Last week during Simchat Torah we started Rabbi Larry Tabick’s weekly exploration of the Torah with a kabbalistic lens. Since this week also concerns Bereishit, we use a different kabbalistic text source — Chabad’s translation of the Writings of the Ari (Rabbi Yitzhak Luria) by Chaim Vital, translated by and Avraham Sutton.
Chaim Vital’s recounting of Yitzhak Luria’s teachings is one of the fundamental works of kabbalah and is the foundational work of modern kabbalah. Rabbi Tabick draws heavily from Lurianic kabbala — we will also use this source to introduce ideas that appear in Tabick’s book. Luria lived from 1534 to 1572 and taught in Tsefat, Israel. In this text Luria interprets Parshat Bereishit.
בְּרֵאשִׁ֖ית בָּרָ֣א אֱלֹהִ֑ים אֵ֥ת הַשָּׁמַ֖יִם וְאֵ֥ת הָאָֽרֶץ׃
When God began to create heaven and earth …
Writings of the Ari (Rabbi Yitzhak Luria), Chaim Vital, translated by Avraham Sutton (1570s, Tsefat, Israel)
Why did the Torah begin with the letter beit and not with alef? Why was the alef saved for the first letter of “Anochi” [“I”], the first word of the Ten Commandments?
[This] teaches that the Torah has or contains two aspects: peshat (its simple or literal meaning) and sod (its deeper meaning).
For the Torah in which the Holy One took delight [before creating the world], as well as the Torah that the tzadikm learn in Gan Eden, is none other than its level of sod. Indeed, the Torah studied in Gan Eden was the initial Torah.
Therefore, [the fact that the Torah begins with the letter beit] also teaches that the Torah [we read from] is the “second” Torah, the one that was enclothed and which is a “garment” for the initial Torah. Again, for this reason the Torah begins with a beit, which itself is the second letter of alef-beit.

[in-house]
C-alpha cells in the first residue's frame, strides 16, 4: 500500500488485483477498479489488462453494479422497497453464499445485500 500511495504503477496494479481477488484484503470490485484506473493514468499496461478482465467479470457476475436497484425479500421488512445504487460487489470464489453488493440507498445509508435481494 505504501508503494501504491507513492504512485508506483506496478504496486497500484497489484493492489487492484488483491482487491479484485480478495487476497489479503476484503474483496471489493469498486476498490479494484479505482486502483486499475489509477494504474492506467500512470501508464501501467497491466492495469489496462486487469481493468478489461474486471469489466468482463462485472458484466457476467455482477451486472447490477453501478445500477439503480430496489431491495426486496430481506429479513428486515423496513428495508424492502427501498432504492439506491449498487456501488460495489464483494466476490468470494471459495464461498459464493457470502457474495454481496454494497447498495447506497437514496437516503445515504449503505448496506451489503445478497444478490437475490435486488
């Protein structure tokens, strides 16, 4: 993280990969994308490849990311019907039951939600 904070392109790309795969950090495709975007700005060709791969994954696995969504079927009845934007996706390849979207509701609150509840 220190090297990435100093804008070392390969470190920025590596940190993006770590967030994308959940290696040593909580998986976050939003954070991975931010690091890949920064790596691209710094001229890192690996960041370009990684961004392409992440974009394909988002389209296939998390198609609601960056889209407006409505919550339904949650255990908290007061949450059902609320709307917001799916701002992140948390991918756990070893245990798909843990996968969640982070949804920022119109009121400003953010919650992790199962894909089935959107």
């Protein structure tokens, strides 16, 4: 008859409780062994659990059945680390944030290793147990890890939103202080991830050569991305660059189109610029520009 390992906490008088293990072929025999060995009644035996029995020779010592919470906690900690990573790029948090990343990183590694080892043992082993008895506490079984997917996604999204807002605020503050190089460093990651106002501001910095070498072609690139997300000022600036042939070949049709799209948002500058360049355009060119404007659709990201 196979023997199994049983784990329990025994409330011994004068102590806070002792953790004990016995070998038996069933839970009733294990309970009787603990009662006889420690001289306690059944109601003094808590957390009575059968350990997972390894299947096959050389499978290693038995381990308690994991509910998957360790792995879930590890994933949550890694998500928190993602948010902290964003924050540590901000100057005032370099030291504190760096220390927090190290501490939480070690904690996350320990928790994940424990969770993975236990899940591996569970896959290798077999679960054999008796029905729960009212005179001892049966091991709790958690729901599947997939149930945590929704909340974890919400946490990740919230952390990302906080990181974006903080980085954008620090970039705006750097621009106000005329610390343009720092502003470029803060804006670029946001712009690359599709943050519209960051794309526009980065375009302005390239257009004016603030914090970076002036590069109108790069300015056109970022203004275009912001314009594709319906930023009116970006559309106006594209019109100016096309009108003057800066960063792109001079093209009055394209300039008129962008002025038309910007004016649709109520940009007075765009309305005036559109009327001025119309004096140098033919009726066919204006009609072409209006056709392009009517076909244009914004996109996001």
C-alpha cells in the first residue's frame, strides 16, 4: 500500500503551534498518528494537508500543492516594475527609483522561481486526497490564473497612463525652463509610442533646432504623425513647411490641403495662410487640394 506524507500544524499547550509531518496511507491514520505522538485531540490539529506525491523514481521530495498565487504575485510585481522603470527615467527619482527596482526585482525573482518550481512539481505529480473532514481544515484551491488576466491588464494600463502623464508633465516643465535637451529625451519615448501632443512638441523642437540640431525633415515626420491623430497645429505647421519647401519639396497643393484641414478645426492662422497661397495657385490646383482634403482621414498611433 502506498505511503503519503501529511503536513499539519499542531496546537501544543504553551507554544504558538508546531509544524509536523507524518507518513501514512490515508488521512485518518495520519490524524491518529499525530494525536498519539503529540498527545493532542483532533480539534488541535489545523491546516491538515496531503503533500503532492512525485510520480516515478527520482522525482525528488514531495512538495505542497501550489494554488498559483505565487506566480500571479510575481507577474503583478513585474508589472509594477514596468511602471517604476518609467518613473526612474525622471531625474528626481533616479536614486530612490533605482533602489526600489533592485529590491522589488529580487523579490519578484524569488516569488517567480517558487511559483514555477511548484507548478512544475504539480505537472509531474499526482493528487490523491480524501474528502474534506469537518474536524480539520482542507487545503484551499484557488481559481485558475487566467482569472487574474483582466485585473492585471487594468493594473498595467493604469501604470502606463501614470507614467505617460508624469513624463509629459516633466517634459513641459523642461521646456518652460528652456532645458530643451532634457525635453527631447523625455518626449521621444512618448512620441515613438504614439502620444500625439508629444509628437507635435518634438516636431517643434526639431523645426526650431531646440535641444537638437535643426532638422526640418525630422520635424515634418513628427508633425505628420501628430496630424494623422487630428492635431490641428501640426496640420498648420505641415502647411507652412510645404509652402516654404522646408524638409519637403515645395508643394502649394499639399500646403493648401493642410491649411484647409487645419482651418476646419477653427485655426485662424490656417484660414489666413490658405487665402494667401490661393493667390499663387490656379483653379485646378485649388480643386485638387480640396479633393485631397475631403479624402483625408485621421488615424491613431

[Our Sages cautioned (Chagiga 14b) that] we do not have permission to speak about what precedes alef, for this relates to questions such as: What is above? [What preceded this universe?] What is below? etc. Alef correponds to the dimension of Atzilut, the “first” world, in that it precedes Beriya, the “second” world. This teaches that the Torah we have comes from Beriya. Accordingly, it uses the word “bara” [created], since it is only up to this world that we do have permission to speak. For this reason, the Torah begins with the letter beit.
Atzilut, and all the more so, anything that precedes it, in contrast, we may only contemplate intuitively [without concepts or words].
Atzilut thus corresponds to intuition or imagination. Beriya corresponds to conceptual thought. Yetzira corresponds to speech, and Asiya corresponds to actions.
These are the four worlds of kabbalah — intuition or imagination, conceptual thought, language (verbalization), and actions.
This set of correspondences is alluded to in the verse, “He saw it, and He declared it; He measured it; yes, and He examined it.”
The written Torah wraps divine imagination in human language and culture. The goal of the sod level of study is to connect back to the spiritual foundations of Torah. Paradoxically, we do through language and culture, which both reveals and obscures. It is secret knowledge because words are not enough, we must experience what words point to.